Yesterday, former Vice President Joe Biden and President Donald Trump began making their closing arguments for the 2020 presidential election. With the final day of voting now less than a week away, it is time for the candidates to home in on why the American people should choose either man to direct the United States for the next four years.
In Warm Springs, Georgia — a place where a polio-ravaged Franklin Delano Roosevelt came to convalesce — Joe Biden took the opportunity to circle back to a message he started writing to Americans several months ago, after he won the state of South Carolina in the primaries. “I’m running as a proud Democrat, but I will govern as an American president,” he said. “I’ll work with Democrats and Republicans. I’ll work as hard for those who don’t support me as for those who do. That’s the job of a president, a duty of care for everyone. This place, Warm Springs, is a reminder that though broken, each of us can be healed. That as a people and a country, we can overcome this devastating virus. That we can heal a suffering world. And yes, we can restore our soul and save our country.” It was a speech about unity.
But unity was not even a minor component of Donald Trump’s parting message last night. In fact, the final thing that the president did yesterday was to strand his own followers. After a rally in Omaha, Nebraska — a state that has split electoral votes and is newly competitive for Democrats — Trump departed on Air Force One. Rally-goers on the tarmac had been promised buses back to a more central location, where they could return home. Instead, they stood outside, in freezing temperatures.
At least 30 of these supporters — including a family with young children, a person in a wheelchair, and several elderly people — required medical attention. Multiple people were reportedly admitted to the hospital with cases of hypothermia. Donald Trump’s parting message, then, can best be summed up by the first lady’s declarative clothing, which is now part of the public conversation: “I really don't care, do you?”
We are left with a choice, made clear by our candidates’ closing arguments. One man argues in favor of the “duty to care for everyone,” irrespective of political affiliation. The other strands wayward travelers in freezing temperatures, as he soars above them, without duty. One man believes that “each of us can be healed,” while the other chooses self-interest over charity, literally relegating his adoring admirers to hospital beds. Will they be healed? Does he even believe that they deserve to be?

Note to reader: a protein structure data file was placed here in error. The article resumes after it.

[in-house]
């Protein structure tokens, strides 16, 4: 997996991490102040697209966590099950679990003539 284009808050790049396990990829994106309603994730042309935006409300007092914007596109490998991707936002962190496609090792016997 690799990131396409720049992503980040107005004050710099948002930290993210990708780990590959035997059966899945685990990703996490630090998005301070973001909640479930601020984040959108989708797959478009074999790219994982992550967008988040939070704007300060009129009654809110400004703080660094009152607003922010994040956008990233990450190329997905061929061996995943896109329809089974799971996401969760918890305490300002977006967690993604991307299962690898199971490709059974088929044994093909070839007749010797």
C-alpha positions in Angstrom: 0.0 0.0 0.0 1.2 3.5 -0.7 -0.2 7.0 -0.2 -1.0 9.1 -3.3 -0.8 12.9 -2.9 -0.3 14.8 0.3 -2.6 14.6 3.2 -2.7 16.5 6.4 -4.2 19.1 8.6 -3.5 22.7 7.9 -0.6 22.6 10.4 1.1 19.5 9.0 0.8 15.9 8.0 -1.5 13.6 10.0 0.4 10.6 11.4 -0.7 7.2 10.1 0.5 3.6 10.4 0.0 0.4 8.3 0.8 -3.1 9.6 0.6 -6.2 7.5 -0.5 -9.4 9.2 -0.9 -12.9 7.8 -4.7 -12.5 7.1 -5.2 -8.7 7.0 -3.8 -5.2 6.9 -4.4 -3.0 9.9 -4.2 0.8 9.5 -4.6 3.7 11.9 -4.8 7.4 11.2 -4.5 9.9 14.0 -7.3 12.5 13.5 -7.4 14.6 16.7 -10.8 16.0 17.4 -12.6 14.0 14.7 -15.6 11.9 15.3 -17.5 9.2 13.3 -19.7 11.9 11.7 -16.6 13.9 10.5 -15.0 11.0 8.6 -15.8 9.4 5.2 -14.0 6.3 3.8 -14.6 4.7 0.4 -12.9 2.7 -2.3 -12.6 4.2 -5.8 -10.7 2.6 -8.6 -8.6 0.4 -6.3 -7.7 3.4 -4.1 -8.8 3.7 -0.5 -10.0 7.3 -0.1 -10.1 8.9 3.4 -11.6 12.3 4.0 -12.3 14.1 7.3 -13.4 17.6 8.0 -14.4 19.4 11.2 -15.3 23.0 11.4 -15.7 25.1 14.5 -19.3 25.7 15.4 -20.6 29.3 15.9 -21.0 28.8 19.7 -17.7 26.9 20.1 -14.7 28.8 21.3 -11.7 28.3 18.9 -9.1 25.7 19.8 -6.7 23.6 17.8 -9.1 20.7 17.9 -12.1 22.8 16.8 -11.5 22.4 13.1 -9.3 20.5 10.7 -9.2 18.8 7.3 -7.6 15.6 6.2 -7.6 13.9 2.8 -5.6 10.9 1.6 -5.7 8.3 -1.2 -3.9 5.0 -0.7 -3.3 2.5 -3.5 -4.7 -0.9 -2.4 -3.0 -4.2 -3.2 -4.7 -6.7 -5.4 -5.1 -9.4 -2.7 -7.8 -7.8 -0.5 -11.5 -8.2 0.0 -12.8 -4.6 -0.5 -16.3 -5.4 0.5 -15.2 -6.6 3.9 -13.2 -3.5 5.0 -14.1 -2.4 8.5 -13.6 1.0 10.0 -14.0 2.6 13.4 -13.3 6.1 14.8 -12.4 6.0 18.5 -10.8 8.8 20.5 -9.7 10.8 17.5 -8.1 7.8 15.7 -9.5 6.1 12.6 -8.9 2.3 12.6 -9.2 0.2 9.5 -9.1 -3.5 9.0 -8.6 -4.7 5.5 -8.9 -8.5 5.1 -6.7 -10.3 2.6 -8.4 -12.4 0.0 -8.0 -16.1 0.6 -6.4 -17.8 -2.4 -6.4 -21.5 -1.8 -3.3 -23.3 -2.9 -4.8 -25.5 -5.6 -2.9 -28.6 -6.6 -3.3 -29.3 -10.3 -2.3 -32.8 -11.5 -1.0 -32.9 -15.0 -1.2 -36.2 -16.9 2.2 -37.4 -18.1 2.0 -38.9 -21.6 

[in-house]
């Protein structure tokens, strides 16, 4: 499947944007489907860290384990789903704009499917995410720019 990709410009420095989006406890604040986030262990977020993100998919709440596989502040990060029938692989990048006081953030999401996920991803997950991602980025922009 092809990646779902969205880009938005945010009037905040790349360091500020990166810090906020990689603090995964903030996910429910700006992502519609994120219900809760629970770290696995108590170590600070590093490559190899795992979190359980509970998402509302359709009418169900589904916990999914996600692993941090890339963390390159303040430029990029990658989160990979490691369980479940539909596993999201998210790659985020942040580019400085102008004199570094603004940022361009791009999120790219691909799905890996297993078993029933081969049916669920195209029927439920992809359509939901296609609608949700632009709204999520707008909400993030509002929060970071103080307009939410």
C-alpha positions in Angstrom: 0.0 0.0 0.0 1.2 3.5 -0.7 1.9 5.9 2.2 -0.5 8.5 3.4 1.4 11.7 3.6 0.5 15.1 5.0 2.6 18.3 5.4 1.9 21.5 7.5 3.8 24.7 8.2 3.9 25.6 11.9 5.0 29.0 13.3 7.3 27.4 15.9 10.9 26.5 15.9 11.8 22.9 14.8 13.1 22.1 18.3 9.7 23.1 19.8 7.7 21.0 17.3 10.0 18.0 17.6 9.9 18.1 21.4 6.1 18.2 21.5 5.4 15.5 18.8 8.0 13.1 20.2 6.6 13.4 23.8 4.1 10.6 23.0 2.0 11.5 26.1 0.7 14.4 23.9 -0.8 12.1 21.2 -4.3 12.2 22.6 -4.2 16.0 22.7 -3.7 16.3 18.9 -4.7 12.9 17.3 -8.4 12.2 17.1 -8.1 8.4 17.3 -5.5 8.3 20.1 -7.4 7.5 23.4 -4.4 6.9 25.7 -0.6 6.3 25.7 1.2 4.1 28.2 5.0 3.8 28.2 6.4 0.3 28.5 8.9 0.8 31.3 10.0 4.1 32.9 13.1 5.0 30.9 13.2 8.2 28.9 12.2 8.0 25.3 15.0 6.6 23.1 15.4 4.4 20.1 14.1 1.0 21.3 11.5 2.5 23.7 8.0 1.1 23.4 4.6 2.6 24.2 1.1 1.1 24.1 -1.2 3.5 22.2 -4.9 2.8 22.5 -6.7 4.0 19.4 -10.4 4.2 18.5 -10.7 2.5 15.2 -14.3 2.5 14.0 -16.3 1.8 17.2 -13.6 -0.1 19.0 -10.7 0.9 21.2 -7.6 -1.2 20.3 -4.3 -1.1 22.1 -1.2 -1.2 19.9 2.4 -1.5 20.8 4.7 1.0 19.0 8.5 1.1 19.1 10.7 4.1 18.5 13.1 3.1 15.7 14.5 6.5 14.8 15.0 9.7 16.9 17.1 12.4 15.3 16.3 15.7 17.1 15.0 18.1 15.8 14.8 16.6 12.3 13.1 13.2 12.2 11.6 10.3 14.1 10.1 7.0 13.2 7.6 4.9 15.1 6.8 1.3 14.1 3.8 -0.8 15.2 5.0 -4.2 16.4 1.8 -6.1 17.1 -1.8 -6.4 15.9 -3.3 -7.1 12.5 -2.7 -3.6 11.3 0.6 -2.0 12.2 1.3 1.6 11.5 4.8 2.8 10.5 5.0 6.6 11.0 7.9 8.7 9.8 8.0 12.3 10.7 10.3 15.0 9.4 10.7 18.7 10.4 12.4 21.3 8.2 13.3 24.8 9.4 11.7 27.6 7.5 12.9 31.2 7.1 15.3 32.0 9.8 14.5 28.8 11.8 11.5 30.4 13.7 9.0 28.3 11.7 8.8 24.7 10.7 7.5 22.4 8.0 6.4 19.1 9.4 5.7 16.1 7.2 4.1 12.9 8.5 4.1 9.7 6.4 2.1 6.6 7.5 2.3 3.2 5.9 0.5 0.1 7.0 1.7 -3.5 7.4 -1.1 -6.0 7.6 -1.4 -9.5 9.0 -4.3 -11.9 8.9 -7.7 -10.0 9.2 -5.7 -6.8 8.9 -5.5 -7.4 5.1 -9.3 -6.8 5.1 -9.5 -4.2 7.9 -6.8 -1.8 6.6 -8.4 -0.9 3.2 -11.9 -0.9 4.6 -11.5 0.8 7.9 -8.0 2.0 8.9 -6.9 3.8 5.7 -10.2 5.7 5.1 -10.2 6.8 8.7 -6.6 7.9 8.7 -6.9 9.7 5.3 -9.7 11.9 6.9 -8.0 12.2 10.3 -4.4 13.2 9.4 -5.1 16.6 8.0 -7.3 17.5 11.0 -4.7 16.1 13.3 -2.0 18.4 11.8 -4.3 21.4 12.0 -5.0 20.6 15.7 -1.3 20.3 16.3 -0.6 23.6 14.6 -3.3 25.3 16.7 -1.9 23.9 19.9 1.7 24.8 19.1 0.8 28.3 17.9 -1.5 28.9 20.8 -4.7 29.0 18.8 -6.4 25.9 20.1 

One man speaks of governance, and of the work of an American president. The other departs his events as a movie star would, a celebrity exiting stage left. A celebrity need not display empathy; a celebrity is only here for the show. But a president is supposed to be here for the down-and-dirty. He’s supposed to be here with us in the thick of it, even when the temperatures drop, even when there are no buses to take us home. Donald Trump is not that man.
It has been clear, of course, during these past four years, that Donald J Trump is no real president, and that he is not fit to lead this brilliant nation. But what the circumstances of his closing argument— disregard for his own greatest supporters — make even more obvious is that his version of this country is one that we should all reject.
These are the two Americas before us now, in stark contrast: a president who wishes to unite all of us, or a president who wishes to unite none of us, and whose callous indifference turns a blind eye to even his own ardent fans. To choose the latter, in this election, is to choose a country that is merciless, and unkind, and indecent; and we are, I hope, not that. Let Trump’s closing argument be reason enough to close this larger American argument. There is only one man running who is fit to run this nation. That man is Joe Biden.